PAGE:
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page id: 236063 Sink and Fill

Sink and Fill; Basketball ( Videos )


Sink and Fill:

A weak-side defensive rotation after dribble penetration in which one defender “sinks” into the legs of an offensive big around the basket and another “fills” into the lane to handle cutters or shooters.

See also: Help the helper ~ Videos

Offensive dribble penetration sets off a chain reaction of defensive rotations. The first is the two-nine man shifting from a centralized defensive position to trapping the box on the strong side. But this on-ball help throws two defenders at the ball-meaning three are left to guard the four remaining offensive players.

NBA defenses respond to this imbalance by prioritizing the most immediate threats relative to the driver. Assuming the first help defender prevents a direct scoring opportunity, the driver looks to pass with an inside-out progression: He checks for dump off passes for dunks before eyeing the weak-side for open, kick-out threes.


Image: CelticsHub


This term has a literal meaning, help your teammate who is helping someone else. Nothing kills a team defense like not helping the helper. Because guess what? The helper stops helping. He’s not going to leave his man to help you if he thinks no one else has his back. This is more of a general defensive term but it’s key to defending pick and rolls. Here is Kawhi Leonard stepping in and sinking and filling, therefore helping the helper.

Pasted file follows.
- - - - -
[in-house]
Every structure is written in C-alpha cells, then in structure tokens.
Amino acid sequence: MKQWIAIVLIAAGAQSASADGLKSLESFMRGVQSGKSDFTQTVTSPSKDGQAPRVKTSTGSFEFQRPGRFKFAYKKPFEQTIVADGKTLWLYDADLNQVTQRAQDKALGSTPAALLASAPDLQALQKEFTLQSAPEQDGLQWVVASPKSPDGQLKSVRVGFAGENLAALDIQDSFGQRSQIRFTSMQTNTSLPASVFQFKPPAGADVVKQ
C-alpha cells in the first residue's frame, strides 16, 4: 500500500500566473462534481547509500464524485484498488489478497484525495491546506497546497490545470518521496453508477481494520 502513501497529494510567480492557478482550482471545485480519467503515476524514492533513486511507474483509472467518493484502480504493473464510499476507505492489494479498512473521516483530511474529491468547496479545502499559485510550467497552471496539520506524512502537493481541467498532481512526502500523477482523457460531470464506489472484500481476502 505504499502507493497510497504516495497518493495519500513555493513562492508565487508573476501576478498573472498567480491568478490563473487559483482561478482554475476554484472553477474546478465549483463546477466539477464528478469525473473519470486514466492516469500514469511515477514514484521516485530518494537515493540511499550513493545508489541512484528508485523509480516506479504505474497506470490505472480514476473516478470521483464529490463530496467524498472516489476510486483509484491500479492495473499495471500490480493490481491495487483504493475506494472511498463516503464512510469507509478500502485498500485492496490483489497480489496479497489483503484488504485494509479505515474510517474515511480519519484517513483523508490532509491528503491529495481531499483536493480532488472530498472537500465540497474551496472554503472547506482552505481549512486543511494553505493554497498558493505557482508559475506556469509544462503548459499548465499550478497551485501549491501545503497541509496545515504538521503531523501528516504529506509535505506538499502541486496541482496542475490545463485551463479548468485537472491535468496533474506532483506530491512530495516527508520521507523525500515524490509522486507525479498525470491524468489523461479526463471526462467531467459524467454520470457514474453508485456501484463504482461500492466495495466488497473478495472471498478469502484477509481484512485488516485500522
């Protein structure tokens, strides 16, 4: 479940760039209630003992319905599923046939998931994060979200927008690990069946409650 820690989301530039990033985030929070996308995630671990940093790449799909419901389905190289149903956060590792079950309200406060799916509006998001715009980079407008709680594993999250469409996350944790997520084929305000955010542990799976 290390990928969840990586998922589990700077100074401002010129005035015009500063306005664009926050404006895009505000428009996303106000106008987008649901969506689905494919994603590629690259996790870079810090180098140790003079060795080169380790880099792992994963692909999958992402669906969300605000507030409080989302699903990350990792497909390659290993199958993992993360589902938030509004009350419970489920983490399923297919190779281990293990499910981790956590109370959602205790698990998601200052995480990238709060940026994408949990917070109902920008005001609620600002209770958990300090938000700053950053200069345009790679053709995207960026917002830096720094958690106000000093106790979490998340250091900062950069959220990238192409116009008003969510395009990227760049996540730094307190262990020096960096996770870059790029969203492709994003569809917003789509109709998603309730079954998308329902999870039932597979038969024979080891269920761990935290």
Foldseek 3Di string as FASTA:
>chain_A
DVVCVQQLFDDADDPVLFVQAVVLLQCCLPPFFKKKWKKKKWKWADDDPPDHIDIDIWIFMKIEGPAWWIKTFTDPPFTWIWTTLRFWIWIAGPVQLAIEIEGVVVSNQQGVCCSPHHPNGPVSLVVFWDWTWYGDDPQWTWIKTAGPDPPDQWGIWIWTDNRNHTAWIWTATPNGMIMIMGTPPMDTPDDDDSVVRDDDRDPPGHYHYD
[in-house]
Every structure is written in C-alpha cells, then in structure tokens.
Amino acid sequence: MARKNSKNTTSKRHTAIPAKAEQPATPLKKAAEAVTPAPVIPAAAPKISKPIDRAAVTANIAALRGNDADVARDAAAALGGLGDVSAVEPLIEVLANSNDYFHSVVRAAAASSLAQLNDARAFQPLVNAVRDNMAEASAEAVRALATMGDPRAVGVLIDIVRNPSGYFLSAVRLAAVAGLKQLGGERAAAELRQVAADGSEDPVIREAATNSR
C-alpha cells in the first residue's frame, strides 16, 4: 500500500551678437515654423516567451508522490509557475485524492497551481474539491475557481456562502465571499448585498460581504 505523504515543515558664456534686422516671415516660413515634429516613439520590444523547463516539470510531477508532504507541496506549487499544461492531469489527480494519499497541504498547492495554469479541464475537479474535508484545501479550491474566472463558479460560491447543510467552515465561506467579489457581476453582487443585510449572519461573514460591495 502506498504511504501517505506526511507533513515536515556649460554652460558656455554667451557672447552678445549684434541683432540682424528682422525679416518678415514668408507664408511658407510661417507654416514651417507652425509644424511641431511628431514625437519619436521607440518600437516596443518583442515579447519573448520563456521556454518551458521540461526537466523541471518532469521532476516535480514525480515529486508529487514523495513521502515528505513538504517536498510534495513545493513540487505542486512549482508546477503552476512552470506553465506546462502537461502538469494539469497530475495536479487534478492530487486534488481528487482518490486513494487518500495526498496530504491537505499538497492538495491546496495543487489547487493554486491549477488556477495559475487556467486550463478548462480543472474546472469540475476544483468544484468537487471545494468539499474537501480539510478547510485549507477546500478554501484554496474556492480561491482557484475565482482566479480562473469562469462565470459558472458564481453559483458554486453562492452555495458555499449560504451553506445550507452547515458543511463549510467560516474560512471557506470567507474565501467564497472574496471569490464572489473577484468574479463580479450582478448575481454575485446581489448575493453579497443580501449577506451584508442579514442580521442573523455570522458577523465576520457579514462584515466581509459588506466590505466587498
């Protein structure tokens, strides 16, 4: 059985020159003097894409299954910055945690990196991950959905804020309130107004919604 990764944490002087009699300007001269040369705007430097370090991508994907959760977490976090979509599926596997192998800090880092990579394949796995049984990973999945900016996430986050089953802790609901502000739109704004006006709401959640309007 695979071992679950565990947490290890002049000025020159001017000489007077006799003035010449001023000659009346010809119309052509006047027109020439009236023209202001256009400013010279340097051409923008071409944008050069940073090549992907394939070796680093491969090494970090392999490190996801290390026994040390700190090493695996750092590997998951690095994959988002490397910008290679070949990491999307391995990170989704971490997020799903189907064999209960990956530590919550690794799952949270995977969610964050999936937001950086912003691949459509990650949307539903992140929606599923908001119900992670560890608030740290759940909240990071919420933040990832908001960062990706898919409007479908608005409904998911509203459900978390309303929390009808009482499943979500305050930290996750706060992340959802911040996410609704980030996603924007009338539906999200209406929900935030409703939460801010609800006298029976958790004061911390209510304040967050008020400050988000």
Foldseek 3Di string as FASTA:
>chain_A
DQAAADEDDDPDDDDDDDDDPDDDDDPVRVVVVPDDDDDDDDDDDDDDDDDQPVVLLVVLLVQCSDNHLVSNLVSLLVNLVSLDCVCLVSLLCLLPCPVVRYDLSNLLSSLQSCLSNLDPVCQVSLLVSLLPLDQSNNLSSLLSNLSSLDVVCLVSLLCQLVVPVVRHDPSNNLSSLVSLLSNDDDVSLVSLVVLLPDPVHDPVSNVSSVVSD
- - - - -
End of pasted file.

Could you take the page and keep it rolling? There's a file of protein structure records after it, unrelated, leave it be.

Sinking and filling as a whole eliminates these easiest options and encourages what’s left: the longest possible pass to the weak side. This is because the defense can theoretically scramble out of the sink-and-fill rotation during the flight time of the ball. And given the increased distance of the pass, anything thrown off-target gives the defense an additional tick to regroup.

This principle of forcing long, cross-court passes is a fundamental component of NBA defense. Remember that one-on-one dribble penetration is an assumption built into defensive concepts — no defender can stay in front of the ball at all times. That’s why the best defenses do not cut off every option; they guide the ball toward spots favorable for recovery. Sinking and filling accomplishes exactly that: It anticipates the obvious and narrows drive-and-kick options. [2]